‘Weren’t nothin a soul could do,’ John Wilson said. His burned arms were sore and flame’s touch had scorched his hair. He was a young man made old by war and hardship and his expression didn’t change, even as he looked into the holes that were Tabitha Clark’s eyes, once blue as cornflower and summer and filled with laughter. ‘Roy said something about that preacher man.’
‘That son of a bitch,’ Cager spat.
‘Said as how he threatened to burn up the whole county after we rustled him out of town.’
‘So what is it on your mind?’
John Wilson turned, looked at him with steady gray eyes and said, ‘That we got graves to dig.’
Rye brought his father’s service Colt out to the yard; the pistol was heavy and he carried it with awkward reverence, on the palms of both hands, like an offering. John Wilson Lee sat with his back to an Elm that grew between the house and Creek and was looking out at dust rising from a land now black as coal as far as the Mountains to the North. The sun was cold against the grime and stubble of his cheek and he drank muddied well water from a dented tin cup. He glanced up into the boy’s brown eyes, saw the ghost of his wife look back at him over the oil stained cloth holding the pistol. Rye handed him the Army revolver, his young face grave. John Wilson removed the cloth, turned the pistol in his hand; light twisted on the dull metal as if the sun mirrored in a dirty pool. Cager stood close by, rubbing his naked scalp. Droplets of whisky shone in his thick, grey moustache like river water on a duck’s feathers. ‘You ’bout ready, Cap’n?’ He asked, squinting at the sun. Ten men stood by their horses in the road, their faces shrouded by hats pulled low, so they hardly seemed like men, but spirits pulled from the night-dark earth set loose to ride hard on vengeance.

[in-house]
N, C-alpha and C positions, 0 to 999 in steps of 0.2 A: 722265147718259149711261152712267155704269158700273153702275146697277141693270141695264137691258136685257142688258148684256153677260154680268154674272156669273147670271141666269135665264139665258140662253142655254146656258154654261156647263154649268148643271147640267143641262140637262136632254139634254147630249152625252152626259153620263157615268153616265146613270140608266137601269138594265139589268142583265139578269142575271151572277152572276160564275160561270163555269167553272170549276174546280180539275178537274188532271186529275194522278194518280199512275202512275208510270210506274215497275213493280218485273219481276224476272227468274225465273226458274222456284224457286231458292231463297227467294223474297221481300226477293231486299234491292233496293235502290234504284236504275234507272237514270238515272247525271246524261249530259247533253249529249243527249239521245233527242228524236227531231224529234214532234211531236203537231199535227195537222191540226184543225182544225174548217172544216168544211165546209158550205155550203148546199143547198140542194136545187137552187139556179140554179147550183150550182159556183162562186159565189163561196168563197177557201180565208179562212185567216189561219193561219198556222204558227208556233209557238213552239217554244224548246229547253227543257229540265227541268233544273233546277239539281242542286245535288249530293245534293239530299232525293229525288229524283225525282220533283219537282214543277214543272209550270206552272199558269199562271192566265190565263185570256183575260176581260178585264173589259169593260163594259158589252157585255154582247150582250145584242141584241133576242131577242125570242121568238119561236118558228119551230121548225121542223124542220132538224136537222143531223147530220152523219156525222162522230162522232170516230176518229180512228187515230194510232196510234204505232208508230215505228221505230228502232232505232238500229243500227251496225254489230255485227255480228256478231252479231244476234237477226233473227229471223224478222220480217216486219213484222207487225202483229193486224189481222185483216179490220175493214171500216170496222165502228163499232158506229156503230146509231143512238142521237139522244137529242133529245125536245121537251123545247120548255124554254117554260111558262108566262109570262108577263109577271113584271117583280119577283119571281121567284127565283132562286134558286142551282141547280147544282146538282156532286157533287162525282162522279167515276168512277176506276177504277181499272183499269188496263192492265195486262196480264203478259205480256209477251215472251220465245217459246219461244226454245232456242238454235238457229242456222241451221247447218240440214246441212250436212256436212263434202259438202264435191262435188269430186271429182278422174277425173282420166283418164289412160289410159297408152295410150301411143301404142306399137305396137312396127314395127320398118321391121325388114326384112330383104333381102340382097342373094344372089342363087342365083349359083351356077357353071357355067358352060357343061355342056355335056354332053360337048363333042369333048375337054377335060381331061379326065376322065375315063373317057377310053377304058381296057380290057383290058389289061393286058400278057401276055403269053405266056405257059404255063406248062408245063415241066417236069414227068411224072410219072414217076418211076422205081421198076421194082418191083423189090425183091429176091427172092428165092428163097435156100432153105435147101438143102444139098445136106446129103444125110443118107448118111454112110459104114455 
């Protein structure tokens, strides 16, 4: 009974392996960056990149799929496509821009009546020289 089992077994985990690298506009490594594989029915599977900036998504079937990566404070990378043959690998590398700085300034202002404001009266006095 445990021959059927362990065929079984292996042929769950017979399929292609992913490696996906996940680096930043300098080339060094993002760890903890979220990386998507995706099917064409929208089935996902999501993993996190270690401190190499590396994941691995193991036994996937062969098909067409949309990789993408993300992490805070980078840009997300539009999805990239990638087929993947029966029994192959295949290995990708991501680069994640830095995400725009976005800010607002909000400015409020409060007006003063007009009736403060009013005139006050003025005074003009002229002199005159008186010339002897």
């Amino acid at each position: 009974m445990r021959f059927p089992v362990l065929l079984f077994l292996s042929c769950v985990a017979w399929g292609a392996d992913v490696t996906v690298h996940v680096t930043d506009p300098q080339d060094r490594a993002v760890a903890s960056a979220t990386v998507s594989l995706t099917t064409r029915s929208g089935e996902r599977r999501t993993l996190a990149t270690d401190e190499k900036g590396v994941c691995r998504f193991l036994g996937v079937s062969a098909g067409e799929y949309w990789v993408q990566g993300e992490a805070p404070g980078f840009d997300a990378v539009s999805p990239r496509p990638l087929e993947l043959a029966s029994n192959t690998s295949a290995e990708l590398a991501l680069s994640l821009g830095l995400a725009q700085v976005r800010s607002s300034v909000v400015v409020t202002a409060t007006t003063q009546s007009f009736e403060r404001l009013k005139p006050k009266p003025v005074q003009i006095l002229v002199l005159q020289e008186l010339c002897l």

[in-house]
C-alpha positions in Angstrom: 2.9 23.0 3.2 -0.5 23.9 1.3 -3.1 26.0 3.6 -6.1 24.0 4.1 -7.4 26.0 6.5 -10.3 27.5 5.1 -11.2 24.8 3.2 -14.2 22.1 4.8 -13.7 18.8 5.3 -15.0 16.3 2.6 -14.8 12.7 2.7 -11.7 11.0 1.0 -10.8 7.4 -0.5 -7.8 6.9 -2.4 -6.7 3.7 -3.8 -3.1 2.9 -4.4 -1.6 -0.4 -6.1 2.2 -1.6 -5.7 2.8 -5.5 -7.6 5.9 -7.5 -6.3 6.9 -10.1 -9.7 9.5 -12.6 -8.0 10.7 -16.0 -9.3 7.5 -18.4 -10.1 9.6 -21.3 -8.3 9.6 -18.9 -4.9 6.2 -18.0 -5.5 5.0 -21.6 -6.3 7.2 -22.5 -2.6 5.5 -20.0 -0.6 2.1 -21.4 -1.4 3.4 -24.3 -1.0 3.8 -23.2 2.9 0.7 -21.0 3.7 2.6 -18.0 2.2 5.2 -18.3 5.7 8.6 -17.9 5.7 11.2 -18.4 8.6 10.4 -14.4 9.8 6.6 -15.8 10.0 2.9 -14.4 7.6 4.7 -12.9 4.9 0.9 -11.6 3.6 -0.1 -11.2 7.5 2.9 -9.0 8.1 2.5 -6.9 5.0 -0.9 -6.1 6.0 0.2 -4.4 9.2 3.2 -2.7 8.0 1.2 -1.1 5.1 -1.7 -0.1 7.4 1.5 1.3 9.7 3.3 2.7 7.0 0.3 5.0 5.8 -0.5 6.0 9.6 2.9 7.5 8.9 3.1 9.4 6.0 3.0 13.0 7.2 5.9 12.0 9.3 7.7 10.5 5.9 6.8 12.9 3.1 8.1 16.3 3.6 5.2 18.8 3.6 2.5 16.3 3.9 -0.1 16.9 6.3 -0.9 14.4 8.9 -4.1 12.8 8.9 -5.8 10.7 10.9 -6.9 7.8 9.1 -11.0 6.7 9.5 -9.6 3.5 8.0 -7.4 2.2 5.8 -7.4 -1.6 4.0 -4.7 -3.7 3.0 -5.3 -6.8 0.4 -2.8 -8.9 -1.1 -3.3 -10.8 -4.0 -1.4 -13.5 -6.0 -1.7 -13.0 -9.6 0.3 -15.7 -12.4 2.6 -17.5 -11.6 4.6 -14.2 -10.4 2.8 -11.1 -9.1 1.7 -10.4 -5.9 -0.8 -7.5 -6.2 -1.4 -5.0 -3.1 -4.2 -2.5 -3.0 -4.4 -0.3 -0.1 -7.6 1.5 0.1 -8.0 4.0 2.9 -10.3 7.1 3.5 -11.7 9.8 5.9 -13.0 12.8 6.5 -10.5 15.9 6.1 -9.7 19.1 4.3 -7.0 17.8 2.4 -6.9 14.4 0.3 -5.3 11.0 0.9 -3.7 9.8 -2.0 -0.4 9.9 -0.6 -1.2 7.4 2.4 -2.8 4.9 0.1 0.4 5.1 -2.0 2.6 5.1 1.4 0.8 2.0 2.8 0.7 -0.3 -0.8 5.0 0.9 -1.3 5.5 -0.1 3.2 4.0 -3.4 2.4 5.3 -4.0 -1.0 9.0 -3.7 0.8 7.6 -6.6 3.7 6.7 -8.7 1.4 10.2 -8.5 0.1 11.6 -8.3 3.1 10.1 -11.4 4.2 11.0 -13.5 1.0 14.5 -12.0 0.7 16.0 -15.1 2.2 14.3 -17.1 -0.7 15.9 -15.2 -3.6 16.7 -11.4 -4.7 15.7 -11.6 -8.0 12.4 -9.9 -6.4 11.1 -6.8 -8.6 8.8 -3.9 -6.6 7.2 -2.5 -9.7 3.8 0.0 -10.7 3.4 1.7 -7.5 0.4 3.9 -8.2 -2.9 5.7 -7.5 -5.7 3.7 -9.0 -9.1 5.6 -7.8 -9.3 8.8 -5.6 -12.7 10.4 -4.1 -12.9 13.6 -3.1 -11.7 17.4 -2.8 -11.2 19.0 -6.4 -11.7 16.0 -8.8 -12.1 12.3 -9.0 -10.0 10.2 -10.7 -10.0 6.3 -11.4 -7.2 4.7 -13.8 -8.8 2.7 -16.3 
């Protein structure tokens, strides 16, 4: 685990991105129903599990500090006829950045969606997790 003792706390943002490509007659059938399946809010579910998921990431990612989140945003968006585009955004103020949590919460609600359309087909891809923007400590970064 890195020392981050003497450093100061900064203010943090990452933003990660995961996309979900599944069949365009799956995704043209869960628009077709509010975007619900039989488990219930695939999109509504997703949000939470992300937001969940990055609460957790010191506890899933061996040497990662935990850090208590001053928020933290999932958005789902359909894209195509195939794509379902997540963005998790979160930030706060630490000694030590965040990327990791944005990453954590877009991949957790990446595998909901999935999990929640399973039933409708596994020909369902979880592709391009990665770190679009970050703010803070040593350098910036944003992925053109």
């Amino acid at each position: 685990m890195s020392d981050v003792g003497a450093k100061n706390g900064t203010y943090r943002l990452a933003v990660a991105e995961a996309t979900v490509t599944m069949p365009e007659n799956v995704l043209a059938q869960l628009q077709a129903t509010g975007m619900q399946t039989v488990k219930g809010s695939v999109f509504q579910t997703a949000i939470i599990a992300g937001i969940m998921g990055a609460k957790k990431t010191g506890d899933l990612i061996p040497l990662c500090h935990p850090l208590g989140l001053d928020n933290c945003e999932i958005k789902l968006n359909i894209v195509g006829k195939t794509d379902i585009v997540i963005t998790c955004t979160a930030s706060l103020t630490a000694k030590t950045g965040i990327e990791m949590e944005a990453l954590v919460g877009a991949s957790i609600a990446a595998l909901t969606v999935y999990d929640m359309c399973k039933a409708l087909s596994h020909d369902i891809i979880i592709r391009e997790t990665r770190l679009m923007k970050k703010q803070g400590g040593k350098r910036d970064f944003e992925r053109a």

‘Y’all the only one ever calls me that still, Cager,’ John Wilson said, ‘can’t be captain to an army don’t exist no more.’ He looked at the gun. ‘I swore on the book to the boy’s mother I wouldn’t ever carry this metal again.’
‘Seems it was the metal always carried you, sir.’
‘Maybe some days, at the Pittsburg landing and many times beside, maybe it did.’
Cager spat. ‘God save us from our memories.’
‘Amen.’ John Wilson stood and nodded forward to the black land. ‘The boys want this put right, Cager; I can’t sit back and do nothin’. Such reckless death, they figure needs answer, you and me, we know different. We know they ain’t any answer.’
The preacher Ezekiel Clifford dropped dried pork fat into a skillet above his campfire, waited for it to sputter, then crumbled hard tack into the pan. West Texas was his goal, and there he intended to preach the true word to those that needed it told. He was bone thin, dressed in a dusty black suit and stovepipe hat. A dark beard that was more like dog fur than a man’s hair, hung across his chest. He sang tunelessly as the breakfast sizzled and spat. His wagon was set to one side of the tree to which he had fastened the horses, on a little rise facing the prairie and the far off mountains that were shining through the dawn’s haze. Smoke from his fire rose straight up into the clear sky, and he reflected happily on his good fortune.